FiveCAP’s annual garden workshop to be held on June 2

FiveCAP will hold its annual garden workshop on Tuesday, June 2.

In Mason County, the workshop will be held from 2 to 3 p.m. at FiveCAP’s Johnson Road warehouse, in Scottville.

In Manistee County, the workshop will be held from 11 a.m. to noon at the FiveCAP office located at 265 First St., in Manistee.

In Lake County, the workshop will be held from 11 a.m. to noon at the FiveCAP office located at 2476 West 44th St., in Baldwin.

In Newaygo County, the workshop will be held from 11 a.m. to noon at the FiveCAP office located at 434 North Evergreen Drive, in White Cloud.

The workshop will be led by a master gardener, and each attendee will receive a variety of vegetable plants to start their own garden.

“Growing your own food is an incredibly empowering experience,” said FiveCAP Community Support Director Amy Jalocha. “One of the most important components of the services we provide to the community is teaching the tools for self sufficiency, and learning to garden is a basic skill that enables people to provide for their families in a very basic way.

“Many of our clients are enrolled in food assistance programs, or receive food stamps. Their need puts them at the mercy of outside forces. In the last several years, we’ve seen drastic cuts to food stamps. With other programs, people receive the food they are given either at food pantries or through the provisions provided through our Commodity Supplemental Food Program or The Emergency Food Assistance Program. By growing a garden, our clients are able to claim control over what food they put on the table. They plant their food, tend it all season, harvest it, and finally feed it to their family.”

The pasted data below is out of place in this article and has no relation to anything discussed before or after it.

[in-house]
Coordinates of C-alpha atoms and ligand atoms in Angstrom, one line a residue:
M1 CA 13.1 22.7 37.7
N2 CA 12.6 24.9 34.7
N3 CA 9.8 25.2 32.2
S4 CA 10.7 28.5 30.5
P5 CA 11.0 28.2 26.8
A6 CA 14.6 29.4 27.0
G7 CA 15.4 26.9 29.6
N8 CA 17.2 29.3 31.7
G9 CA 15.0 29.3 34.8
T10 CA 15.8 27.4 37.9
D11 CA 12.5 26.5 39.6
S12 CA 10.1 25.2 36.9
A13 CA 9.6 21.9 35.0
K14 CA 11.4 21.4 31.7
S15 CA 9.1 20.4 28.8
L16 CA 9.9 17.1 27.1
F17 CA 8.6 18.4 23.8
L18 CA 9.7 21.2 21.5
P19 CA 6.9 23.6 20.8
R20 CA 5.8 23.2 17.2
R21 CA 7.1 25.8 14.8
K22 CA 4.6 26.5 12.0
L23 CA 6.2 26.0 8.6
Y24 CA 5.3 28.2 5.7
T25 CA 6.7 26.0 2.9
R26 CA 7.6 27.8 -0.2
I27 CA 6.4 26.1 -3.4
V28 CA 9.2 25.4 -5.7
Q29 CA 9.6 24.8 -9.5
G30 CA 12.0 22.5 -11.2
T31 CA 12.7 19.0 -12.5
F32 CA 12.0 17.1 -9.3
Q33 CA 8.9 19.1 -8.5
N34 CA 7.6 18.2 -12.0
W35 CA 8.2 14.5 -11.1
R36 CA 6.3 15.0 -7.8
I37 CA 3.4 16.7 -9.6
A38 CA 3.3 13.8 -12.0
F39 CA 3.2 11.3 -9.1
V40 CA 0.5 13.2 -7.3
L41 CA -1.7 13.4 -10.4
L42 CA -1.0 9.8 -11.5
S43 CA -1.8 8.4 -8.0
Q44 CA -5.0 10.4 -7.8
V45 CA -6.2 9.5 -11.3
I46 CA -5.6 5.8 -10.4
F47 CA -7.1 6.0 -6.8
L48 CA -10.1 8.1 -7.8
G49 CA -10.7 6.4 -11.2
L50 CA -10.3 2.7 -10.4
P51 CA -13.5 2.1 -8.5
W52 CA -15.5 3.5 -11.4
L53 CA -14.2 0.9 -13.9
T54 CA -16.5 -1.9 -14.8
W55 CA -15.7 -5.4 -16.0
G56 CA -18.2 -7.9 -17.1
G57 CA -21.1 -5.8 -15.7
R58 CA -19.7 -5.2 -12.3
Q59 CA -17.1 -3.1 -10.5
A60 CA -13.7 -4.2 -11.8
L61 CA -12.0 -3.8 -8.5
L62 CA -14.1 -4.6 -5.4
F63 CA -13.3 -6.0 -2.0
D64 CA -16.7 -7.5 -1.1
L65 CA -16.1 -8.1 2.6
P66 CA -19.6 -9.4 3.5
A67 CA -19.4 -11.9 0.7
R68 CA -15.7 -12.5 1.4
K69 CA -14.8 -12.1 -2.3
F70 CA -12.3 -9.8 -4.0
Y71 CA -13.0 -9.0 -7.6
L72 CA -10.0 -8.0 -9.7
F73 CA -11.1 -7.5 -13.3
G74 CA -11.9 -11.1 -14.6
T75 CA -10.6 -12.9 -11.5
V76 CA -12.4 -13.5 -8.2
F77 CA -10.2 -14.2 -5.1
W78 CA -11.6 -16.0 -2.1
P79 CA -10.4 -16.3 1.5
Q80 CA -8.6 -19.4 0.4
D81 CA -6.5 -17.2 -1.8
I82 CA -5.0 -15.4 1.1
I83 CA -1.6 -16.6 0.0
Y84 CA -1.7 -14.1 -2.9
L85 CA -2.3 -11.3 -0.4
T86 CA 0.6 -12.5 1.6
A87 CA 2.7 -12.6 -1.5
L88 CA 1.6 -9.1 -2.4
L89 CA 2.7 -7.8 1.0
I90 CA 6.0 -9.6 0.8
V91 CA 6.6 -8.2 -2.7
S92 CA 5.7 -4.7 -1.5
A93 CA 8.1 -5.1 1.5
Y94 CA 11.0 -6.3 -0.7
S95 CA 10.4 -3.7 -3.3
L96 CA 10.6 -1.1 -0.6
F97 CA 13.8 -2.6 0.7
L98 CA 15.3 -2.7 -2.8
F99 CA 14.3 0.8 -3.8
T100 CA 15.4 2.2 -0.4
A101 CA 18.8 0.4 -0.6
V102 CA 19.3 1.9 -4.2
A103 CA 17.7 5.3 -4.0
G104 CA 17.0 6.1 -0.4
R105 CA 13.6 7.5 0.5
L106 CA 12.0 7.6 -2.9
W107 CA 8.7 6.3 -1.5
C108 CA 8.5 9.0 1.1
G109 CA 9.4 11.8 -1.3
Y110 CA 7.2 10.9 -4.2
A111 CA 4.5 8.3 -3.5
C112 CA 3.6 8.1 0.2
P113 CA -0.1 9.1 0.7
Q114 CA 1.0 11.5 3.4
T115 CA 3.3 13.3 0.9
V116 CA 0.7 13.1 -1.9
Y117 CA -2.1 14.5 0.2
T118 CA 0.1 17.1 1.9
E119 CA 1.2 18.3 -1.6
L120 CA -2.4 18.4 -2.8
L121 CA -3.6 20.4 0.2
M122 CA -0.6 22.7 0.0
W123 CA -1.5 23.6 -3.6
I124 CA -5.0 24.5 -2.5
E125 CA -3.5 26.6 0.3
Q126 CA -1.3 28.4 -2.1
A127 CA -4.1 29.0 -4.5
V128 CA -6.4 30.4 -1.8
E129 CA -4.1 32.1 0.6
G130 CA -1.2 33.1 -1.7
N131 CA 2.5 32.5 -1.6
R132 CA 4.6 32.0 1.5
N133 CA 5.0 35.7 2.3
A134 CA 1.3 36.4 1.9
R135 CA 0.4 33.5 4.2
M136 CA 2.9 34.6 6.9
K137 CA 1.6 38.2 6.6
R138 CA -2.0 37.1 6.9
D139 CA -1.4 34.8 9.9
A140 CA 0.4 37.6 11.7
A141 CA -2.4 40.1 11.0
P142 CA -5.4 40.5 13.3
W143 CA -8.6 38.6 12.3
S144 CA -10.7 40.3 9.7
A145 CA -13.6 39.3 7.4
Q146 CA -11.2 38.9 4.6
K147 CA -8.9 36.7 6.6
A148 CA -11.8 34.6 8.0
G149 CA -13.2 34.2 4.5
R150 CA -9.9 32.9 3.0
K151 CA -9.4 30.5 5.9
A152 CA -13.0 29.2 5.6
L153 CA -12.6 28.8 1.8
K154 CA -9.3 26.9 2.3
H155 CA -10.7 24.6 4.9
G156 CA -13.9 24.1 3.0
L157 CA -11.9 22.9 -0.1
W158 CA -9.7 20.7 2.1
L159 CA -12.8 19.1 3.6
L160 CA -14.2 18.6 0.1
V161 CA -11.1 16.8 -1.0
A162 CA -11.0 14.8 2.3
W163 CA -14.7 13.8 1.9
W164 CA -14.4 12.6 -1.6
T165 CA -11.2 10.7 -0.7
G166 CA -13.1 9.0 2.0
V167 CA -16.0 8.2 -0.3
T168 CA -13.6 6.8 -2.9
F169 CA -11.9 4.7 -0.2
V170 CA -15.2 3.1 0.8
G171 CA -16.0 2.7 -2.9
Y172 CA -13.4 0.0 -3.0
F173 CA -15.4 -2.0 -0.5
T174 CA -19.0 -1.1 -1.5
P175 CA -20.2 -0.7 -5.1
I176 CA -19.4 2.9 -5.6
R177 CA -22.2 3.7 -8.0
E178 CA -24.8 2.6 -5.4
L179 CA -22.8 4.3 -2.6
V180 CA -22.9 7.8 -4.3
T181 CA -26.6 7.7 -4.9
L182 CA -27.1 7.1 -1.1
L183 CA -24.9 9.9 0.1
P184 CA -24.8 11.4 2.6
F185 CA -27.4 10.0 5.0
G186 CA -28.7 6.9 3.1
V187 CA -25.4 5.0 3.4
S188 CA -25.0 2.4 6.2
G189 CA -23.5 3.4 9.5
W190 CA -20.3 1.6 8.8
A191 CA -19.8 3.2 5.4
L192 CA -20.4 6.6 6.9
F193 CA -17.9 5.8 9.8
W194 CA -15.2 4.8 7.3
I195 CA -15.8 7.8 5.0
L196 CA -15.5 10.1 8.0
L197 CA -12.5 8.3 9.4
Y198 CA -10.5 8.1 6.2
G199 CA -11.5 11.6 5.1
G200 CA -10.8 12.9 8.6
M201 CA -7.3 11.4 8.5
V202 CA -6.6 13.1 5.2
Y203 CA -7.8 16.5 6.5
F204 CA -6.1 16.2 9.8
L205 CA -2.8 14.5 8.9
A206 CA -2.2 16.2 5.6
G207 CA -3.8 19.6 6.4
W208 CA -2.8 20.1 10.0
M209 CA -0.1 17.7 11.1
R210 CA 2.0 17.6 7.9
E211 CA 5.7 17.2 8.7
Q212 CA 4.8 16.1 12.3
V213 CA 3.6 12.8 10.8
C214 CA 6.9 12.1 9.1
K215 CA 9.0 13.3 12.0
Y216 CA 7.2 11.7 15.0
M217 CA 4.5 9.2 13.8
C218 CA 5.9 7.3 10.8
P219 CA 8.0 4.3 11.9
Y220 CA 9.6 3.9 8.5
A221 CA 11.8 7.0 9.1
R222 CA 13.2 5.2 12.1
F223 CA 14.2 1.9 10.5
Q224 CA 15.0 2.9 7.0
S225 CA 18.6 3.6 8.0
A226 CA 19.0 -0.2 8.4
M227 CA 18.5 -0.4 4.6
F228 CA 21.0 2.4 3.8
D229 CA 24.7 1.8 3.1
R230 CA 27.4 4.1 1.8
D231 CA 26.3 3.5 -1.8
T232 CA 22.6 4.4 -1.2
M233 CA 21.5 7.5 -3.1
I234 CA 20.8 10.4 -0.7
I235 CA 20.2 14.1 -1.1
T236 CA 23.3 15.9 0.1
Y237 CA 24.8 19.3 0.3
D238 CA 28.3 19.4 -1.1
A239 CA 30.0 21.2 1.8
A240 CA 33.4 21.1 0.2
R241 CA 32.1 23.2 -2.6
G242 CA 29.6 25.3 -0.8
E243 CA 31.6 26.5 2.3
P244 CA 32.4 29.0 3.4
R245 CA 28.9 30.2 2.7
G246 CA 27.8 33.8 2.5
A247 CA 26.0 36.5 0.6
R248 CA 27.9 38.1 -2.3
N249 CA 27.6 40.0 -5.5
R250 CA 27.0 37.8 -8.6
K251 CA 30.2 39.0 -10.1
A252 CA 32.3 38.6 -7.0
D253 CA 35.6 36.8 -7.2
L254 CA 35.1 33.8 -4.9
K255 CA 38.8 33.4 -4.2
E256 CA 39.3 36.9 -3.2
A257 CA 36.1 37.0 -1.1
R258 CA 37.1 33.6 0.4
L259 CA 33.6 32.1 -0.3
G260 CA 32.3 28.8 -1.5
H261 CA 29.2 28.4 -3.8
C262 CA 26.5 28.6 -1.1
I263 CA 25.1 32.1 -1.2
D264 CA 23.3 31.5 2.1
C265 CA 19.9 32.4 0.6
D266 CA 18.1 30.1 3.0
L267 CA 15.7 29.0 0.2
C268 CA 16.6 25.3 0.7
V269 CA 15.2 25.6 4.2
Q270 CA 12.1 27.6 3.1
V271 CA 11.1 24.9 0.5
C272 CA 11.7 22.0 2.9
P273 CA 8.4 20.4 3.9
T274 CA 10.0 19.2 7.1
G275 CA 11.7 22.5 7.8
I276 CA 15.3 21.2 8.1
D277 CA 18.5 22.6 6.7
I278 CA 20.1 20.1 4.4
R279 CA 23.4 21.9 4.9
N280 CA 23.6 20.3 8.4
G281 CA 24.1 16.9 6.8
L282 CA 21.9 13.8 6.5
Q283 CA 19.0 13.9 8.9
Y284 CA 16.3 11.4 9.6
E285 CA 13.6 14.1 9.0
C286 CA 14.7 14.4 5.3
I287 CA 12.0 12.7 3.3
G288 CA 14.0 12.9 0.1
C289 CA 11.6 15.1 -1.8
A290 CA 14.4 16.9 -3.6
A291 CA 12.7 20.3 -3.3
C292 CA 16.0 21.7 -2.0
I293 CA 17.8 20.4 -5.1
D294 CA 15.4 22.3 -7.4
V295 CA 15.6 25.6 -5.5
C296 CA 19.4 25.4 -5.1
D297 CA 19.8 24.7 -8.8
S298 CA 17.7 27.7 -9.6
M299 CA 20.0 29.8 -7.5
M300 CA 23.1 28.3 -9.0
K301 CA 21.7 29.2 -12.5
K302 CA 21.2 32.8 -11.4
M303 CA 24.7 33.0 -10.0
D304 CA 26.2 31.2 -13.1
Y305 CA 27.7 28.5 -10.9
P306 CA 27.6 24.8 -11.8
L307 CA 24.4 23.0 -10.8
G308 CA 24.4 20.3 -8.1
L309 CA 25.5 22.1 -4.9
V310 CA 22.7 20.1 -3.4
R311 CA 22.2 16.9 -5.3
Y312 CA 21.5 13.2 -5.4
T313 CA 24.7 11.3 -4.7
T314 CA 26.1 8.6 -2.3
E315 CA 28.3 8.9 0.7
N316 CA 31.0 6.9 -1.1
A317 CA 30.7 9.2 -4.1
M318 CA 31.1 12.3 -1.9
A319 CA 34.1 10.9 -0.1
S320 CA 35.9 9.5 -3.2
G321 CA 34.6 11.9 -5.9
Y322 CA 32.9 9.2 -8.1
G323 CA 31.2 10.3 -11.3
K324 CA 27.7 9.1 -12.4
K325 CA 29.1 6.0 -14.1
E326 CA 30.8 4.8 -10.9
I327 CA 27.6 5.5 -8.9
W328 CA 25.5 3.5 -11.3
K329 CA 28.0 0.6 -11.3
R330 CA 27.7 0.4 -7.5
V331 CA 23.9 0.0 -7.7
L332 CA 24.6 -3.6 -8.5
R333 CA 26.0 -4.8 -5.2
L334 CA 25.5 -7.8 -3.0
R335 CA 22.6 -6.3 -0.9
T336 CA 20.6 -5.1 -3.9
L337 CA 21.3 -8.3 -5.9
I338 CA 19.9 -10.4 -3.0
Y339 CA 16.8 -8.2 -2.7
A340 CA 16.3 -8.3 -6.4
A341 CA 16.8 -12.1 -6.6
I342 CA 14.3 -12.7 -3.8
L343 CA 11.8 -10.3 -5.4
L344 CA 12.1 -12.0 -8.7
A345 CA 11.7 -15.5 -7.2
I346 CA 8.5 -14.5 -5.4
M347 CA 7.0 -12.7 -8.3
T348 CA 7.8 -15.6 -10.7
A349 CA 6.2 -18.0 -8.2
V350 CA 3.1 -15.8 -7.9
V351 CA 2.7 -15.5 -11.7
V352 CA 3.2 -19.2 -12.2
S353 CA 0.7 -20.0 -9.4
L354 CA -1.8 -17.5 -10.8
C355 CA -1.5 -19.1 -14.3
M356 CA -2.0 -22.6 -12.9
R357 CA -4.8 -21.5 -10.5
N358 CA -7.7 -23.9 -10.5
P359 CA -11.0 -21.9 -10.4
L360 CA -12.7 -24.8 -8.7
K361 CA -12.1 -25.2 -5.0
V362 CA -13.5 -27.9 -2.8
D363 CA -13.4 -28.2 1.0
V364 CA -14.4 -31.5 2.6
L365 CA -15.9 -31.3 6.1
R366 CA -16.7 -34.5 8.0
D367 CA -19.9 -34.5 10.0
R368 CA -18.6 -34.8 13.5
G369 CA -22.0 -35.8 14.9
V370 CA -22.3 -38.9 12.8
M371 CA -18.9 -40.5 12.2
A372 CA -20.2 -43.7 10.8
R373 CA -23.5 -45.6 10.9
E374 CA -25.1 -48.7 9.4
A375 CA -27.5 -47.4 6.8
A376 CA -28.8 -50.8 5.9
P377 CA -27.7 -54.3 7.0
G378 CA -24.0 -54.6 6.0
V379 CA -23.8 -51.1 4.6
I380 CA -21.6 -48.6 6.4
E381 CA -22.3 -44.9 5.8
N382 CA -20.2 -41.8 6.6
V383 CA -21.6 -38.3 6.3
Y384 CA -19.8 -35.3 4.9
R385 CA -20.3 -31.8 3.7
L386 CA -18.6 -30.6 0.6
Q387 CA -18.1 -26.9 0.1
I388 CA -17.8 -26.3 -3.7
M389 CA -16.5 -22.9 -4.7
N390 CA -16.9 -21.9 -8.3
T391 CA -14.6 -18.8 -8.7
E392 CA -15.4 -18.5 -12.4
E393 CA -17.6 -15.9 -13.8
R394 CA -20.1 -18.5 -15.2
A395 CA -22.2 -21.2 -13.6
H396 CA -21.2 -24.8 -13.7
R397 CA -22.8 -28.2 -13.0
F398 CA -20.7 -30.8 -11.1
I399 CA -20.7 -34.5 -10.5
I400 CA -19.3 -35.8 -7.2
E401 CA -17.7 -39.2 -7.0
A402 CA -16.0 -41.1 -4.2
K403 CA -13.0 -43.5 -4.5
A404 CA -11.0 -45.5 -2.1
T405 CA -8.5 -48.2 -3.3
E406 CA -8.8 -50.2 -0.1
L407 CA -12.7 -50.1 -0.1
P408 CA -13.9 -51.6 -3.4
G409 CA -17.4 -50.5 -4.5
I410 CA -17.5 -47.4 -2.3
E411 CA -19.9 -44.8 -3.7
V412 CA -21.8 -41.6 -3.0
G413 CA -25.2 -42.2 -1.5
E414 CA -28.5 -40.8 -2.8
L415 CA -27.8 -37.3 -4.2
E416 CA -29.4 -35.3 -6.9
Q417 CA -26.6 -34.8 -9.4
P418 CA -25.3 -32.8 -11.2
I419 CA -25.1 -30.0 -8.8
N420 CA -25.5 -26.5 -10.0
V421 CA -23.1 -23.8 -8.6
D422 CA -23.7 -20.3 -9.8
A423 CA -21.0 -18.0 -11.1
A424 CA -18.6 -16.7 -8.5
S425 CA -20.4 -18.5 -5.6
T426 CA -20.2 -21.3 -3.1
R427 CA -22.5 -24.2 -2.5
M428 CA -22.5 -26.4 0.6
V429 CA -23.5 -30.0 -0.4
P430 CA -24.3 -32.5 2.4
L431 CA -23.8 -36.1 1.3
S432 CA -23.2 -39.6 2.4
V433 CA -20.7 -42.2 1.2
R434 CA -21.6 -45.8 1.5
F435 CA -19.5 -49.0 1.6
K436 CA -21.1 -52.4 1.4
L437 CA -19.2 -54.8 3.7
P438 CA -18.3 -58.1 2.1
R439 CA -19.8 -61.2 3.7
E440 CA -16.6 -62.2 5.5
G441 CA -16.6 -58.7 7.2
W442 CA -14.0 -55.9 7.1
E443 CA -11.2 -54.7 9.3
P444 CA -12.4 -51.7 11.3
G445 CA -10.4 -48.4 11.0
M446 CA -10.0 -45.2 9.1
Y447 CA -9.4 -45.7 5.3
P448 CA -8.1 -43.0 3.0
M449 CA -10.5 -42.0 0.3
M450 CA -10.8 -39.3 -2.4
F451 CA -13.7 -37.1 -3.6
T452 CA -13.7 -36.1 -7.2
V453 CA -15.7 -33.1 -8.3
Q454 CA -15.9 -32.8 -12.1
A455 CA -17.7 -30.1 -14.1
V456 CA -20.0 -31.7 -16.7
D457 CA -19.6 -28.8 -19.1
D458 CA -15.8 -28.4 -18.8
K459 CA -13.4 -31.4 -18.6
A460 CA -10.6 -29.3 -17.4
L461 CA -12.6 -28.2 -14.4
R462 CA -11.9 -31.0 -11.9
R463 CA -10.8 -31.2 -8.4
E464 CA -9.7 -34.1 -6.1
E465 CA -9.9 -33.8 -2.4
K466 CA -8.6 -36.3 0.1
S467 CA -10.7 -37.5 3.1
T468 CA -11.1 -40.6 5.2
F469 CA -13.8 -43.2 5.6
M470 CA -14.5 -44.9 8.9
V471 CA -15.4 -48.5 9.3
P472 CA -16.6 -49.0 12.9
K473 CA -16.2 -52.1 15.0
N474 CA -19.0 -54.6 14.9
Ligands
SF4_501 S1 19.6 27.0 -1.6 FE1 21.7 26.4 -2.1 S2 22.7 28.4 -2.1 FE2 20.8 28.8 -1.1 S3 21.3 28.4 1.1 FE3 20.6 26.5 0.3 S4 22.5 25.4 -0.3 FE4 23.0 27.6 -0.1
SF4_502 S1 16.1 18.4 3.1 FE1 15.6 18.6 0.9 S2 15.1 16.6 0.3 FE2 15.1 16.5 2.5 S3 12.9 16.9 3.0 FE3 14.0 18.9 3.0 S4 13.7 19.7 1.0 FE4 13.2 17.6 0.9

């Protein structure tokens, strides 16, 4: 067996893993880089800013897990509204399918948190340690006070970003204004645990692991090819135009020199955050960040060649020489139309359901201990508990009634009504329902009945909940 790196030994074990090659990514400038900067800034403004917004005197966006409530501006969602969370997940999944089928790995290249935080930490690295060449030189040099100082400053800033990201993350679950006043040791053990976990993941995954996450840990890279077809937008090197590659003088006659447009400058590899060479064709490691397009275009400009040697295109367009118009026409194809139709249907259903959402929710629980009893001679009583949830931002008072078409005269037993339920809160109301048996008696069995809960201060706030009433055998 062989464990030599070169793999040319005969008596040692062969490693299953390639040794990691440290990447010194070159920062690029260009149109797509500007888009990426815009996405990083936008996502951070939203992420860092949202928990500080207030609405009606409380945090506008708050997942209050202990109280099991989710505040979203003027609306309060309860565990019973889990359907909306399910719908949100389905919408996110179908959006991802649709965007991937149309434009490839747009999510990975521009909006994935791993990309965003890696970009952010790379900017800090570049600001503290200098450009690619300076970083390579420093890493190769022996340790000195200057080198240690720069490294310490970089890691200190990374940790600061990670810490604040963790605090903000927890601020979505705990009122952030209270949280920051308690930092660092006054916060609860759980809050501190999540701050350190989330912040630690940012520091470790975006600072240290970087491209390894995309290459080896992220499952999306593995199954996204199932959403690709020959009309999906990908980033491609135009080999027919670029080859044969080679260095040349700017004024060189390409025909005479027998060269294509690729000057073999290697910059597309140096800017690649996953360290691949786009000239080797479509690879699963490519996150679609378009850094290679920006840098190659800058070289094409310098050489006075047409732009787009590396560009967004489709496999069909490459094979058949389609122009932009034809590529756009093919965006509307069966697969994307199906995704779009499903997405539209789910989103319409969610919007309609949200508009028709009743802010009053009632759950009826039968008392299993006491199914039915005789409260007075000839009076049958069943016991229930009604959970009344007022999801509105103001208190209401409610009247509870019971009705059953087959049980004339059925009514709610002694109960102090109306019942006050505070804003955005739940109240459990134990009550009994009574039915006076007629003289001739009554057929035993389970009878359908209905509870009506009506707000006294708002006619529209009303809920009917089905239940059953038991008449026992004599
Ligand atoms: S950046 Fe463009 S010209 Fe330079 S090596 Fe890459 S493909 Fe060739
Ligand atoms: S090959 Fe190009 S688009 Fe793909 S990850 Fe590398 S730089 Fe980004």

Each attendee of the workshop will receive the following plants: green beans, tomatoes, Roma tomatoes, green peppers, yellow summer squash, zucchini, cucumber, broccoli, cabbage and onions.

The master gardeners leading the workshops will provide advice about how to grow each of these plants, and provide tips on how to get the best harvest out of each. There will be time for questions, as well.

“The workshop is always helpful for new gardeners, as well as veterans who have been growing vegetables their whole lives,” Jalocha said. “The master gardeners have access to the most current research, so they are constantly teaching us new ways to get the most out of our gardens.”

The garden workshop will be followed by a food preservation workshop, which FiveCAP will hold in the fall. Being able to preserve the food families have grown all summer allows them to reap the benefits of their hard work well beyond the growing season.

For more information, or the sign up for the workshop, contact your local FiveCAP office:

Mason County: (231) 757-3785

Manistee County: (231) 723-8327

Lake County: (231) 745-4617

Newaygo County: (231) 689-6688

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A look at the 10 bills included in Proposal 1